Although "Fatal Judgement," starring Patty Duke, Tom Scotti and Joe Regalbuto was first produced 12 years ago, I have only recently had the great pleasure of viewing this excellent "torn from the headlines" TV film. If you have not had the opportunity to see this film, I encourage you to go out of your way to find it ... and do so.
This smarter-than-average script concerns a smarter-than-average Boston-area LPN, Anne Capute. As the "low-on-the-totem-pole" nurse, she juggles her family's needs and the work she loves - to tenderly care for her patients. But hospital administrators, local politics and media combine to thwart her, turning her life's-work-dream into a real-life nightmare overnight. At first, she is only suspended from her hospital job. Then the powers that be collude to initiate a series of half-truths and scapegoating tactics, resulting in her being indicted for murdering a terminally ill patient.
As always, Patty Duke is completely compelling to watch as this compelling hospital/courtroom drama unfolds. Ms. Duke's ever-engaging ability as an actress is at full-force work once again, as she cracks into the core of thi s role and the character's sometimes wise-cracking persona. It's no wonder that Ms. Duke has frequently been referred to by the critics and public alike as the "Queen of TV Movies." If you are lucky enough to view this film, you will more than likely have to check for it on the Lifetime Channel for re-airing.
In supporting roles, Tom Scotti is the uptown lawyer who comes to Capute's defense. His portrayal of the attorney, who is convinced of her innocence before she is, is wonderfully underplayed and appealing to watch. And Joe Regalbuto (of Murphy Brown fame) turns in a fine performance as the working-class husband who wants to help but is tentative, and frightened, by the changes that impact him and his family.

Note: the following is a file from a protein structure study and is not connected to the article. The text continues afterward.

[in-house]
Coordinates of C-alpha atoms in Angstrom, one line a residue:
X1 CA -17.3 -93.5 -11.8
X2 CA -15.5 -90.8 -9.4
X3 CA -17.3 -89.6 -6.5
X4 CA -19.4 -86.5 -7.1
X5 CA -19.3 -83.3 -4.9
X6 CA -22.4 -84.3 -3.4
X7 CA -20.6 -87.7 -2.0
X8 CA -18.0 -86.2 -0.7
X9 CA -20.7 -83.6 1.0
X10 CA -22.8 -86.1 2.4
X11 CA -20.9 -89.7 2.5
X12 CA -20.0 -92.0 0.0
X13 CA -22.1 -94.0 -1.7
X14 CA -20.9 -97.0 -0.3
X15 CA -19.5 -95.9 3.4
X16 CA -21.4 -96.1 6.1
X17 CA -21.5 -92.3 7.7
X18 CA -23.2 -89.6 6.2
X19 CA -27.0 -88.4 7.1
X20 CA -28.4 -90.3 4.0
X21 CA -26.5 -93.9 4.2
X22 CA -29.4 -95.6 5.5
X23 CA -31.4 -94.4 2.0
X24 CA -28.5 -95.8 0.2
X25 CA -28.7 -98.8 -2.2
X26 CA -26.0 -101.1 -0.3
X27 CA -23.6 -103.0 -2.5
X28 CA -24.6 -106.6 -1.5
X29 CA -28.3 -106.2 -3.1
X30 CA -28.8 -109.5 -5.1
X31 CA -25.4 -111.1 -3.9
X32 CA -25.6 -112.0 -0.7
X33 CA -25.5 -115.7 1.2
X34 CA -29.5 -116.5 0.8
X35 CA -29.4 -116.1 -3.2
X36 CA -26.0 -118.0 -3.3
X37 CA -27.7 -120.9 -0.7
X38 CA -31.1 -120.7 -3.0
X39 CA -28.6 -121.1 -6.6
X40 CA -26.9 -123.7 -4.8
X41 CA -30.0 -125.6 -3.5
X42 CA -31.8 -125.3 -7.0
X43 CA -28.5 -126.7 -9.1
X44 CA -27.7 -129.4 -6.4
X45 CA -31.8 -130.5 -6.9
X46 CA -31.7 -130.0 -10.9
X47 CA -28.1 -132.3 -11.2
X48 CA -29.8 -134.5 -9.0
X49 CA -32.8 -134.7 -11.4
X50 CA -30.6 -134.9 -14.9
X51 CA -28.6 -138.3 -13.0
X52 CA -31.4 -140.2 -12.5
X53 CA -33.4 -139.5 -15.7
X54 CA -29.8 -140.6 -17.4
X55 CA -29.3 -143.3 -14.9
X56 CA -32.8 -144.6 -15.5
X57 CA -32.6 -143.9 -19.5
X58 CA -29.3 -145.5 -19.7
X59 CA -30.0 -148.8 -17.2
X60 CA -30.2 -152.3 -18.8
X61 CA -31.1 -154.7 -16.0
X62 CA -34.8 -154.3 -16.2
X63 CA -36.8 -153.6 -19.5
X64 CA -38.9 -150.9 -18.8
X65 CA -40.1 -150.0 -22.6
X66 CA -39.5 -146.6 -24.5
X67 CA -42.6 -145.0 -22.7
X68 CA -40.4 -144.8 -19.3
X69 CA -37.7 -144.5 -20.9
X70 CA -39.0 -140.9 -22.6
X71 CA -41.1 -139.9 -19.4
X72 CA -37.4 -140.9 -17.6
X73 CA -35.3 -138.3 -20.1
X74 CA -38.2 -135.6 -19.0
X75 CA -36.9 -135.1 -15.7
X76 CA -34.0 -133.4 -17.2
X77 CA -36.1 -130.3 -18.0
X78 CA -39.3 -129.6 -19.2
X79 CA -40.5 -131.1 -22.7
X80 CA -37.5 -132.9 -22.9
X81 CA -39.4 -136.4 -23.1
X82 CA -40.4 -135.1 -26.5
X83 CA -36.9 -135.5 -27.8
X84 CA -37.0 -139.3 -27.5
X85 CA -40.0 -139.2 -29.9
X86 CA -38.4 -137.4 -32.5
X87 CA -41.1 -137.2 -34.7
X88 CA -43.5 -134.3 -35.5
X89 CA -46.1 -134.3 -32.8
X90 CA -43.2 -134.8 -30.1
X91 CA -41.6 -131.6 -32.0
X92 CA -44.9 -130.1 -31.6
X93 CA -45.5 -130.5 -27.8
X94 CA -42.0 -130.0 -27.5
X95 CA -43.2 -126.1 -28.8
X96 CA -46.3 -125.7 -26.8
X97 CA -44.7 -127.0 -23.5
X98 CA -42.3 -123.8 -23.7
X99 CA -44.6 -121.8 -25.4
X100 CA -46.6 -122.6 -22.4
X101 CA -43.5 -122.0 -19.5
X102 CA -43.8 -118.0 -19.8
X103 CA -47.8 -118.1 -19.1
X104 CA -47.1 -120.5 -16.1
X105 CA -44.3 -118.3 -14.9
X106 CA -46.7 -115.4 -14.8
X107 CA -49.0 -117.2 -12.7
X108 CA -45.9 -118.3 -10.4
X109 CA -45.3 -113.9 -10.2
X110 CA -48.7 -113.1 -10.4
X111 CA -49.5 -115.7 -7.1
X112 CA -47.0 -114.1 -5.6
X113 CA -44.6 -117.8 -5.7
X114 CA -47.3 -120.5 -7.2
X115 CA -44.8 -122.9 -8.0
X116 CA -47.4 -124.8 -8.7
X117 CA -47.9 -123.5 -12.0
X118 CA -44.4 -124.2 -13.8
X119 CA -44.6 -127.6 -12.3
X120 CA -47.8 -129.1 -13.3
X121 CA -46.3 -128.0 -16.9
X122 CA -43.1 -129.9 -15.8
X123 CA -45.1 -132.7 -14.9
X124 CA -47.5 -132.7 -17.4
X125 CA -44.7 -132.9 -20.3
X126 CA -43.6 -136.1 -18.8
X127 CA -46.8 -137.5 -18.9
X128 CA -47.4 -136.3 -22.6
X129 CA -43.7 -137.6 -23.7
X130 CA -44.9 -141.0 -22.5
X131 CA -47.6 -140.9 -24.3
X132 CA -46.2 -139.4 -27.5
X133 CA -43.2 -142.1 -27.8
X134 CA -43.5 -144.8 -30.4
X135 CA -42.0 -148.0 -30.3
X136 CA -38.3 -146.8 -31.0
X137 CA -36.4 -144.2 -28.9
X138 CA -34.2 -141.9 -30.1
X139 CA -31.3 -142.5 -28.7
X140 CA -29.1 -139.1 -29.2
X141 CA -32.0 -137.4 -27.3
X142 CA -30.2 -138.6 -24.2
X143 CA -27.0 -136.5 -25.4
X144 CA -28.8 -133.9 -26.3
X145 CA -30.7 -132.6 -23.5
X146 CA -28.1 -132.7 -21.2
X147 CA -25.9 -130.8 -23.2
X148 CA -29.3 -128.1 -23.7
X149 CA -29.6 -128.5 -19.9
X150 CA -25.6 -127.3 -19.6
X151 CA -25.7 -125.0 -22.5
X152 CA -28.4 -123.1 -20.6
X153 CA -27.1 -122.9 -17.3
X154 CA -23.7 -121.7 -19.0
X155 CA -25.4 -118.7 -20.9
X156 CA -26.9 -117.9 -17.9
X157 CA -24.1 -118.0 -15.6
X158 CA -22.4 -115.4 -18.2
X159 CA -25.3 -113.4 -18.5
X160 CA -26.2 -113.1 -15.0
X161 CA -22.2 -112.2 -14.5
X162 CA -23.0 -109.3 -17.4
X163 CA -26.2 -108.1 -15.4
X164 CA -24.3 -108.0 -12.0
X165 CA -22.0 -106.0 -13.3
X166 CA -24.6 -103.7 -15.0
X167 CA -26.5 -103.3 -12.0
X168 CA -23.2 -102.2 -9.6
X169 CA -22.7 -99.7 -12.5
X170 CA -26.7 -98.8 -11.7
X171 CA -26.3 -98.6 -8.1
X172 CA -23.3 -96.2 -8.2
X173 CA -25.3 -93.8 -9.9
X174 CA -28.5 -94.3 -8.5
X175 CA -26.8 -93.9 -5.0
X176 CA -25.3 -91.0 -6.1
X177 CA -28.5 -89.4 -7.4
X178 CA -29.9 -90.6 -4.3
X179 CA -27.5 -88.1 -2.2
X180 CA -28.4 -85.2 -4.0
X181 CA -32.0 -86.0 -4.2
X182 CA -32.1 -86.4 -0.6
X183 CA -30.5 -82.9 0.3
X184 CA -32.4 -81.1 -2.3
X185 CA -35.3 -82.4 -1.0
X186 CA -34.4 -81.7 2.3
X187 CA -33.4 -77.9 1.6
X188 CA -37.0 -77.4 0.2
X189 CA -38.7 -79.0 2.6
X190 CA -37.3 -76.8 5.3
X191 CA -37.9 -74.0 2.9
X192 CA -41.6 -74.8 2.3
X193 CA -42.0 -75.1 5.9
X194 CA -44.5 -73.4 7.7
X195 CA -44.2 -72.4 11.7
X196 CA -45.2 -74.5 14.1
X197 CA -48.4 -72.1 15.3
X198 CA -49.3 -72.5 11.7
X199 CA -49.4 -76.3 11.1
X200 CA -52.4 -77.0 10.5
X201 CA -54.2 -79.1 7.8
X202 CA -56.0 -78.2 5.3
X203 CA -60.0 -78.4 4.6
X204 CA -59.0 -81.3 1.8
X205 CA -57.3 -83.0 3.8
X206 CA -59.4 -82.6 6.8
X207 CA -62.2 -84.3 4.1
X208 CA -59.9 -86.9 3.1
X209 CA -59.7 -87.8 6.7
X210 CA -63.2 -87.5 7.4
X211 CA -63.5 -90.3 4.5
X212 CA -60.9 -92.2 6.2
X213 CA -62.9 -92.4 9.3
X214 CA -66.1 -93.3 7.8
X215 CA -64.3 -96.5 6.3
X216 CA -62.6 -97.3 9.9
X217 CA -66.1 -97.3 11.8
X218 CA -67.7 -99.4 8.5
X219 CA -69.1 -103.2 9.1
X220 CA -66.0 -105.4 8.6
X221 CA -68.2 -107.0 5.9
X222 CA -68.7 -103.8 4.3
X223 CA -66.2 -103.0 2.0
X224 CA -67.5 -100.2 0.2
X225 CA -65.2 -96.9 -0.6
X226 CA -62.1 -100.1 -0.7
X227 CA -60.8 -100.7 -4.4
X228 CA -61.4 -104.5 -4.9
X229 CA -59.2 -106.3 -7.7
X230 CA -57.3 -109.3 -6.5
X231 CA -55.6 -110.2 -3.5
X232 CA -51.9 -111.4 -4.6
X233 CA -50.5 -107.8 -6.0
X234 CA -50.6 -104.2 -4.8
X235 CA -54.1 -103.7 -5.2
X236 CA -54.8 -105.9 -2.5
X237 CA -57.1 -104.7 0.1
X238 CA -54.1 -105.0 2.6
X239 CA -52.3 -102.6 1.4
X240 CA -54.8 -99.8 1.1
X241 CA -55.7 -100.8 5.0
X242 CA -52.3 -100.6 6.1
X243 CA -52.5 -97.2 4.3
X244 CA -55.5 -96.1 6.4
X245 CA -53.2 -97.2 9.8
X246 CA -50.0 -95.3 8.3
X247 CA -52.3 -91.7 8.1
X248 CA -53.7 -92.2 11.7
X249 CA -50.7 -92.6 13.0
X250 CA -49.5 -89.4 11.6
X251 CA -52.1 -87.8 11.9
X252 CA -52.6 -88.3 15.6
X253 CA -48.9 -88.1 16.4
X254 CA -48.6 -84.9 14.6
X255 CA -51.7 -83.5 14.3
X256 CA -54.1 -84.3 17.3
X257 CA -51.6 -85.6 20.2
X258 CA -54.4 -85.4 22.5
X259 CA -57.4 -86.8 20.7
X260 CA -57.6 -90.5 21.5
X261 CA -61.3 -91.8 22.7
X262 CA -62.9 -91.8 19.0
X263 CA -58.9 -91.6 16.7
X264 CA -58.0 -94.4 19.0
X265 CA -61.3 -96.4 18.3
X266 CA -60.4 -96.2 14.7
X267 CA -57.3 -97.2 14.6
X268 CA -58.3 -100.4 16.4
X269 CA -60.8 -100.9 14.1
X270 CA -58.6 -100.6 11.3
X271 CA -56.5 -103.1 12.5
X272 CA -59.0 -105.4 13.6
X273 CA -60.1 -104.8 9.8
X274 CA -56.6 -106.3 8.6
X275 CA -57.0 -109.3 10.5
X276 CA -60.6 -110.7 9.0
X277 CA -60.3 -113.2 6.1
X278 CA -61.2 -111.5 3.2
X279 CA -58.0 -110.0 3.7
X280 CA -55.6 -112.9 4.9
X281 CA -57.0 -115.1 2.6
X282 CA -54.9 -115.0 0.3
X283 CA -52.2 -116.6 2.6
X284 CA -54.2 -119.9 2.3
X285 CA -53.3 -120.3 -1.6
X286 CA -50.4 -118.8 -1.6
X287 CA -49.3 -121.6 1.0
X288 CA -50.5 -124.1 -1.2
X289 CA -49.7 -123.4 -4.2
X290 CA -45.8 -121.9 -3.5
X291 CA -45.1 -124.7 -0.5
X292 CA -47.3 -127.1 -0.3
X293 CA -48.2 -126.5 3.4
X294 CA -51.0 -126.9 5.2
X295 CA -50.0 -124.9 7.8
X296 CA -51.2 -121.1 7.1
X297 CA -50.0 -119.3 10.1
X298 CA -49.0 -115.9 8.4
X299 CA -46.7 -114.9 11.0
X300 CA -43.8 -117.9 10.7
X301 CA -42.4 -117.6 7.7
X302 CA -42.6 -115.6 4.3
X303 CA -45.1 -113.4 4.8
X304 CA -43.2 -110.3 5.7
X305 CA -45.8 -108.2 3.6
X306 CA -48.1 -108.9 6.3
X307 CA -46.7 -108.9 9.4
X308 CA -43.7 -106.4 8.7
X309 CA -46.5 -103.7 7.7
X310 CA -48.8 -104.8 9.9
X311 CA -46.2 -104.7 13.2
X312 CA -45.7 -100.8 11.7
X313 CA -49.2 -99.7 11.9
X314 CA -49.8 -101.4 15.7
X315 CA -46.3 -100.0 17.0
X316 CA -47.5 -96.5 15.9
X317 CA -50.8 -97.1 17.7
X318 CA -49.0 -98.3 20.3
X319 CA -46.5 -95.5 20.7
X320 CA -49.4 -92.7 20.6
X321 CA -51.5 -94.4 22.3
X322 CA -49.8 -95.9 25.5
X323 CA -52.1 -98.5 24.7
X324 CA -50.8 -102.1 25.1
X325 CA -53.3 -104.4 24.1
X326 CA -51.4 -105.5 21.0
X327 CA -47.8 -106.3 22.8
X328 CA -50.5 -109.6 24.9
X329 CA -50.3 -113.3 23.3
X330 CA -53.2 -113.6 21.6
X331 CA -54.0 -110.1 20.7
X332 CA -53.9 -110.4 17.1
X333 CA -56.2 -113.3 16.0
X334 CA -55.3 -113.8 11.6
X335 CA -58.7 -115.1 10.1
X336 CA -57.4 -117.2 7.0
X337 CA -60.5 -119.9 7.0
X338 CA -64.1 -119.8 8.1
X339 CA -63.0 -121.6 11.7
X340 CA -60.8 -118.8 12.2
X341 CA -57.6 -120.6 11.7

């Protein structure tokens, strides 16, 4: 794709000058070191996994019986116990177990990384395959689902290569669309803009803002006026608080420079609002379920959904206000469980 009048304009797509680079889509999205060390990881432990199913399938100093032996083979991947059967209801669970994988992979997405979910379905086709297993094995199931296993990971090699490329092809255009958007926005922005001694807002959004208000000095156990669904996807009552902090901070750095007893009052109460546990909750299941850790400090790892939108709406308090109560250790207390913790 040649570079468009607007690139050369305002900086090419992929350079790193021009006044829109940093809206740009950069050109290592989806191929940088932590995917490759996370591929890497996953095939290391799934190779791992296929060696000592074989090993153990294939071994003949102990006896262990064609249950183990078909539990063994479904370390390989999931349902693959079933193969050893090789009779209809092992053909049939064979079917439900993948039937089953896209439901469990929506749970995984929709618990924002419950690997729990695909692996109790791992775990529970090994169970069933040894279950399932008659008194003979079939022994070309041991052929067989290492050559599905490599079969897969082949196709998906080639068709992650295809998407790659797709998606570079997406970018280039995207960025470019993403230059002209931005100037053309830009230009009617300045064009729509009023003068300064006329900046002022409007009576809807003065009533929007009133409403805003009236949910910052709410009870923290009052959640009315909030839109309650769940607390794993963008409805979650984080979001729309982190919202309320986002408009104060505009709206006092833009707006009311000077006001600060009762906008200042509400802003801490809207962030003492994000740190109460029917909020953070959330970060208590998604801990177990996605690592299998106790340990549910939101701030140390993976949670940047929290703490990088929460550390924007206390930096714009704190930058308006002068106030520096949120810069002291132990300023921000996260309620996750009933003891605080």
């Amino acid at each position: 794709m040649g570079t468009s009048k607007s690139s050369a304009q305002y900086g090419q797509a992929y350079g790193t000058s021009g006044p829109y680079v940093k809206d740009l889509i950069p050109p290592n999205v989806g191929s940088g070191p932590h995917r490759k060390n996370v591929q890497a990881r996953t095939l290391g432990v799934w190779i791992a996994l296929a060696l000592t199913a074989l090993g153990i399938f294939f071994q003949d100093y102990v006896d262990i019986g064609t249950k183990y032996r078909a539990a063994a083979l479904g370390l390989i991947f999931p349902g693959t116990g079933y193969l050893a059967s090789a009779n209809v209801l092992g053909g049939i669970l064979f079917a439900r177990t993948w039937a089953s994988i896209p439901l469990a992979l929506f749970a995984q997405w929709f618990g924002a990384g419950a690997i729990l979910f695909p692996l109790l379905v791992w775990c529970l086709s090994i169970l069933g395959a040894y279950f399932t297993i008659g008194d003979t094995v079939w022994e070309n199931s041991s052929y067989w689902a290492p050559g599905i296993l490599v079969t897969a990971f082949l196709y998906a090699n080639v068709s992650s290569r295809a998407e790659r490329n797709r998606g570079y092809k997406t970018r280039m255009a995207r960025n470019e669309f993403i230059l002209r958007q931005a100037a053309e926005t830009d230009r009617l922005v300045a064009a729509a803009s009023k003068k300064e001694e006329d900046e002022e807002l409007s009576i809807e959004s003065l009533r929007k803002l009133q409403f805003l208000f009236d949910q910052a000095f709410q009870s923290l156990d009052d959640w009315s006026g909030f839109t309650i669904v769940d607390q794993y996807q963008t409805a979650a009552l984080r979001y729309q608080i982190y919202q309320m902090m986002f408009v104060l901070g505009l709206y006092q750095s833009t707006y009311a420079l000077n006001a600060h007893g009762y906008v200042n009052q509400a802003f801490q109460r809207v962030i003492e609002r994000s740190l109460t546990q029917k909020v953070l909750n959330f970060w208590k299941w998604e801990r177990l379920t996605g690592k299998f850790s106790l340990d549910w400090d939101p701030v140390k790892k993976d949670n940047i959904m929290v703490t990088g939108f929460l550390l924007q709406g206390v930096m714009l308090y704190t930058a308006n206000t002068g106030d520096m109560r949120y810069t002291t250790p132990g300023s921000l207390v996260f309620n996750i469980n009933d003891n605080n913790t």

This is a production that features extremely smart scripting, above-par acting and intelligent direction. Within the first ten or fifteen minutes of the film, Ms. Duke's character and plight are tightly drawn through scant, aptly written, dialogue (augmeted by believable, Boston accents and attitudes by the full cast. The writing is similarly tight in its action, accomplished by parallel establishing scenes that quickly draw the audience in to this worth-watching, realistic drama. As Duke exits a car driven up to her house after an initial "media encounter," she pushes through a barrage of TV reporters camped on her lawn, yelling back at them "Leave me alone. I hafta go make dinnah!" Later, in a the first courtroom scene where TV cameras are allowed to videotape, another could-have been-throw-away-line is handled to perfection again by Duke: "Maybe they should get Jane Fawndah to play me, hah?" Another little piece of perfection and example of pretty perfect writing ... perfectly perfomed. There are lots of word-jewels in this splendid script.
In keeping with the terse scenario, veteran director Gil Cates allows the actors to perform without having them "appear" to perform ... and likewise allows the writer's words and well-written characters to emerge, be heard, and impact the audience.
If you haven't seen this film, I encourage you to find it. You will not be sorry to have spent time searching for it on Lifetime - or for the 120 enjoyable minutes of your life you'll gain from watching it. A better-than-average film experience.
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